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Clark speaks out against proposed anchoring ban
DORAL, FLA. (AP) - Tim Clark stated his case against the proposed ban on anchored strokes Wednesday night, saying he was frustrated by the lack of evidence from golf’s governing bodies that using a long putter provides an advantage.
Clark has used a long putter he anchors to his chest since he was in college. He became a key figure in the debate for his elegant speech at a PGA Tour meeting that helped shape the opinion of several players. A month later, commissioner Tim Finchem said the PGA Tour was not in favor of the proposed rule.
“What we have here is a different method of putting,” Clark said. “It’s not wrong. It’s not against the values of the game. It’s still a stroke. People who come out and say, `It’s not a stroke, you don’t get nervous,’ I can’t believe that. I’ve been using it for 15 years. I get nervous. I miss putts under pressure. Putting essentially will always come down to 99 percent brain and mindset and confidence.
“If I felt I was cheating, I wouldn’t be using it.”
Clark has remained quiet on the debate since players met Jan. 22 at Torrey Pines with U.S. Golf Association executive director Mike Davis.
The USGA and Royal & Ancient Golf Club proposed the ban on Nov. 28, and then provided a 90-day comment period because it was such a polarizing issue. Of the major golf organizations around the world, the PGA Tour and PGA of America are the only groups who have spoken out against the ban, which would not take effect until 2016.
The governing bodies felt an anchored stroke took too much skill out of the game. Its goal was to define the golf stroke as the club moving freely through the entire swing. They conceded in November there was no empirical data, only a recent spike in more players using long putters.
Clark, whose five wins worldwide includes The Players Championship in 2010, flew to Torrey Pines for the meeting even though he wasn’t in the tournament.
“We’ve taken it upon ourselves to find a better method and a better way to putt for us, and we’ve found that,” Clark said. “It shouldn’t be illegal. It’s just a different way to putt.
“How can anything be an advantage that everyone can use and everyone can try?”
He said his biggest complaint was that anchored putting has been around for some 40 years and the governing bodies didn’t say anything about them until three of the last five major champions won with a belly putter. He recalled Davis saying in April 2011 _ four months before Keegan Bradley won the PGA Championship with a belly putter _ that the USGA did not see anchored putting “as something that is really detrimental to the game.”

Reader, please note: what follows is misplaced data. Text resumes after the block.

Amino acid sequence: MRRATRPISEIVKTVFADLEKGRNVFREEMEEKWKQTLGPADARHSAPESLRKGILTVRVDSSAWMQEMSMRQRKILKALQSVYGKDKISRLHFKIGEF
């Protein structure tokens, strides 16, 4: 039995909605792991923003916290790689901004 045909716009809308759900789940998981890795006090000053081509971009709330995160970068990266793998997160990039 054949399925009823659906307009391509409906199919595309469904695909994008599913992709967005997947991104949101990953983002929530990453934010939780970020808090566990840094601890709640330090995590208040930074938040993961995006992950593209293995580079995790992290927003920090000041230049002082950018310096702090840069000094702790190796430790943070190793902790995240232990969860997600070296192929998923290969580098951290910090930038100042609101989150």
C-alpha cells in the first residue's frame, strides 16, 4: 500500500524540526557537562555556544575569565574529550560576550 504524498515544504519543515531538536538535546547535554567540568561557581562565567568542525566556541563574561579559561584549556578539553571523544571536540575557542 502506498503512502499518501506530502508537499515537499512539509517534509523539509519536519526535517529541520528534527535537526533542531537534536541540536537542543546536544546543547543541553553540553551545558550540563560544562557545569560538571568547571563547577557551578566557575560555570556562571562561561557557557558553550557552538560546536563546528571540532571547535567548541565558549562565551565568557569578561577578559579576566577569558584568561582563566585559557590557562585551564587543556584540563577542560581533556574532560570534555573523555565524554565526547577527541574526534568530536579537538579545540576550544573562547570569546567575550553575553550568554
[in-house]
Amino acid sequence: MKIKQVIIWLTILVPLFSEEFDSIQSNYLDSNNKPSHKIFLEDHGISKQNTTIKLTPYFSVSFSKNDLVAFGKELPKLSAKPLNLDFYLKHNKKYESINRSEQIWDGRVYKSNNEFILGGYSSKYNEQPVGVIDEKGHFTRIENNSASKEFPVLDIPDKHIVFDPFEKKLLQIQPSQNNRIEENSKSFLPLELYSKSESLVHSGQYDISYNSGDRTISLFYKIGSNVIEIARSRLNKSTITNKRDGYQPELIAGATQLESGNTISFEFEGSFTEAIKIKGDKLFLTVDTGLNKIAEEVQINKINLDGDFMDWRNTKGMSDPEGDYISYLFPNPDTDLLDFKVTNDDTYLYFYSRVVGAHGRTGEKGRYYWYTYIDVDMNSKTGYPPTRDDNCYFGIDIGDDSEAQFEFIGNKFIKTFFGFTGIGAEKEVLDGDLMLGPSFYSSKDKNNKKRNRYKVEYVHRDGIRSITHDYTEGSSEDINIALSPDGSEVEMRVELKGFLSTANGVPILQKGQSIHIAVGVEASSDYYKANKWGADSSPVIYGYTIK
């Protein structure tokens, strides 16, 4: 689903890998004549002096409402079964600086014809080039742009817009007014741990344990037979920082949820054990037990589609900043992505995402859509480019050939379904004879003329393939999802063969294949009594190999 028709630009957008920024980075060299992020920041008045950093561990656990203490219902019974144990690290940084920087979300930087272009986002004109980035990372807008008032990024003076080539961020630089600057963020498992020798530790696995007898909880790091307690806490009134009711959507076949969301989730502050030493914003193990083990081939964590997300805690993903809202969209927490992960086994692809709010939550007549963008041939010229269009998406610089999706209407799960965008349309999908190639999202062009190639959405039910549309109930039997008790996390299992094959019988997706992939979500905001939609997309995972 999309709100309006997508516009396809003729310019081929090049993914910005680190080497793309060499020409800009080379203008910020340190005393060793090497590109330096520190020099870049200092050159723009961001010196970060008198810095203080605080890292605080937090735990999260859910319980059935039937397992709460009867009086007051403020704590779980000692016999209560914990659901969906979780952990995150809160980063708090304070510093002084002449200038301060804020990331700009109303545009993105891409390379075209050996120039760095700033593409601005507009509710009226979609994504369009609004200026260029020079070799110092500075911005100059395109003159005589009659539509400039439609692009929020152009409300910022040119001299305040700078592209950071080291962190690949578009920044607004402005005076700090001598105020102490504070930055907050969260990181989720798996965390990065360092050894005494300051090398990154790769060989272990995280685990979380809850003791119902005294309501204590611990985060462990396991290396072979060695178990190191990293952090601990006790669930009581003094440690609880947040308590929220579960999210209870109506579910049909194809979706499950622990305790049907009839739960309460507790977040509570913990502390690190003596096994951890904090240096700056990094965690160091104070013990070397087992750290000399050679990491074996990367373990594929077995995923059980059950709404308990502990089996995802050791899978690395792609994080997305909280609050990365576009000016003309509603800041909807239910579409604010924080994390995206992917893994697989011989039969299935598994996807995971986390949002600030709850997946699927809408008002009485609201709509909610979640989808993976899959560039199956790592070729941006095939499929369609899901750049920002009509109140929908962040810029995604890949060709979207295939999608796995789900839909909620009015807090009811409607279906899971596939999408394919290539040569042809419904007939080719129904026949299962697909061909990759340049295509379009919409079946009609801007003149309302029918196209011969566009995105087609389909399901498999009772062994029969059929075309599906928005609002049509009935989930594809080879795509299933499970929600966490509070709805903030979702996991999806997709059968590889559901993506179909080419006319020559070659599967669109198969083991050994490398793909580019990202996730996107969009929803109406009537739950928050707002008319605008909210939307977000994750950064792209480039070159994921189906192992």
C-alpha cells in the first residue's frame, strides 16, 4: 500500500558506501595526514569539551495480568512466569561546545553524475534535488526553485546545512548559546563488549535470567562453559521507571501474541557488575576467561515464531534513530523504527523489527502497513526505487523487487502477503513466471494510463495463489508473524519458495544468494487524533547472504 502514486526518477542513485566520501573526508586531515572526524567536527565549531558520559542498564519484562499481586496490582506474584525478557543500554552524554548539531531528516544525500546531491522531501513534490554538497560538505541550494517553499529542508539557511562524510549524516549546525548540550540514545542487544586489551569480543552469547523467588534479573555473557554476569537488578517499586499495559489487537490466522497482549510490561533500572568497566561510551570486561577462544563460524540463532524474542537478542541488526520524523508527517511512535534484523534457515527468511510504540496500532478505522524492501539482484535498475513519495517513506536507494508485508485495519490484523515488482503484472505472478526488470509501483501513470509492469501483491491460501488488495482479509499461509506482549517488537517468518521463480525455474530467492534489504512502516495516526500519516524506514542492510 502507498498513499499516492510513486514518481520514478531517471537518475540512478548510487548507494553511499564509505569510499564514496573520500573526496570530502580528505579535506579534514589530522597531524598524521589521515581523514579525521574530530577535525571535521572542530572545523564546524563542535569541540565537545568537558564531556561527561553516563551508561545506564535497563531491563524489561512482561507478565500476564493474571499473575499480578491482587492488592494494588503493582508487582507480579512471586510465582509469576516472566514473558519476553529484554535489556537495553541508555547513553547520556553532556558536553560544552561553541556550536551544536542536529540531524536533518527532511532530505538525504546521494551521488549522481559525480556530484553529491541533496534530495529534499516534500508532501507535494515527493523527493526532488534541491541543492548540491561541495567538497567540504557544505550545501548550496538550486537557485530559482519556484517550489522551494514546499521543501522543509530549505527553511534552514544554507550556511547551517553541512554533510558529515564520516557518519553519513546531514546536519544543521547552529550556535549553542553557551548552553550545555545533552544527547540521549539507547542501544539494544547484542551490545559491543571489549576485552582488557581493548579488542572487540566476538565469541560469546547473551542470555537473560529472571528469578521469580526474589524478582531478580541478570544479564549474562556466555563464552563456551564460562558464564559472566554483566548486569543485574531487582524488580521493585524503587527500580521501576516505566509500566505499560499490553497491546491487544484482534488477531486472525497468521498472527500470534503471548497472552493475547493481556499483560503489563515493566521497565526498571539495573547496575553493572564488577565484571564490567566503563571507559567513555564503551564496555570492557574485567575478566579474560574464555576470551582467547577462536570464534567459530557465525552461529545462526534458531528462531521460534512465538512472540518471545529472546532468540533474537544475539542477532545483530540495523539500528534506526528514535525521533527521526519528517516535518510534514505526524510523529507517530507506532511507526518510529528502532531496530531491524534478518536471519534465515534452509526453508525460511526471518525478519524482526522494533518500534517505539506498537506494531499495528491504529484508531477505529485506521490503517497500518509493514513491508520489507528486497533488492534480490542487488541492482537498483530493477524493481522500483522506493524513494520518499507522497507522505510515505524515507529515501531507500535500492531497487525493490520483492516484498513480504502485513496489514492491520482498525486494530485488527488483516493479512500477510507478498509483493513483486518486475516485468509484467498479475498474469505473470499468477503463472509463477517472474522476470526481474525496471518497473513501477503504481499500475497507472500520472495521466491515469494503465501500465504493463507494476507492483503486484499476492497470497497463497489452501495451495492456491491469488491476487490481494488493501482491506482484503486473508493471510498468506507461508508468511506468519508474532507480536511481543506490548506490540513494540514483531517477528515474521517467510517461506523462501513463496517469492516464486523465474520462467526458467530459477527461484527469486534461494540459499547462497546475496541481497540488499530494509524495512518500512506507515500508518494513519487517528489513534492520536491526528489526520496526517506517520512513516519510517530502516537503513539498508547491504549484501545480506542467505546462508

Adam Scott, who began using a long putter two years ago and twice came close to winning majors, joined Clark for a meeting with a small group of reporters. He said the USGA and R&A have not considered the hours of practice that goes into using such a stroke.
“Now we’re making rules for the betterment of the game based on zero evidence? Incredible,” Scott said.
“What did they think when they allowed it?” the Australian added. “You’re dealing with professional athletes who are competitive, who want to find better ways. … What do they think when they’ve got super talented golfers putting in thousands of hours of practice with a long putter, short putter, sand wedge, whatever? It was just a matter of time. They’re going to get good.”
Clark was an All-American at North Carolina State using a conventional putter. He said he changed halfway through college because of a congenital problem with his arms in which he can’t supinate his wrists. He said it caused discomfort the way he had to hold the short putter close to his body, and with some trepidation, practiced for two months with a long putter before using it in competition.
Why such hatred toward America's freedom of religion?
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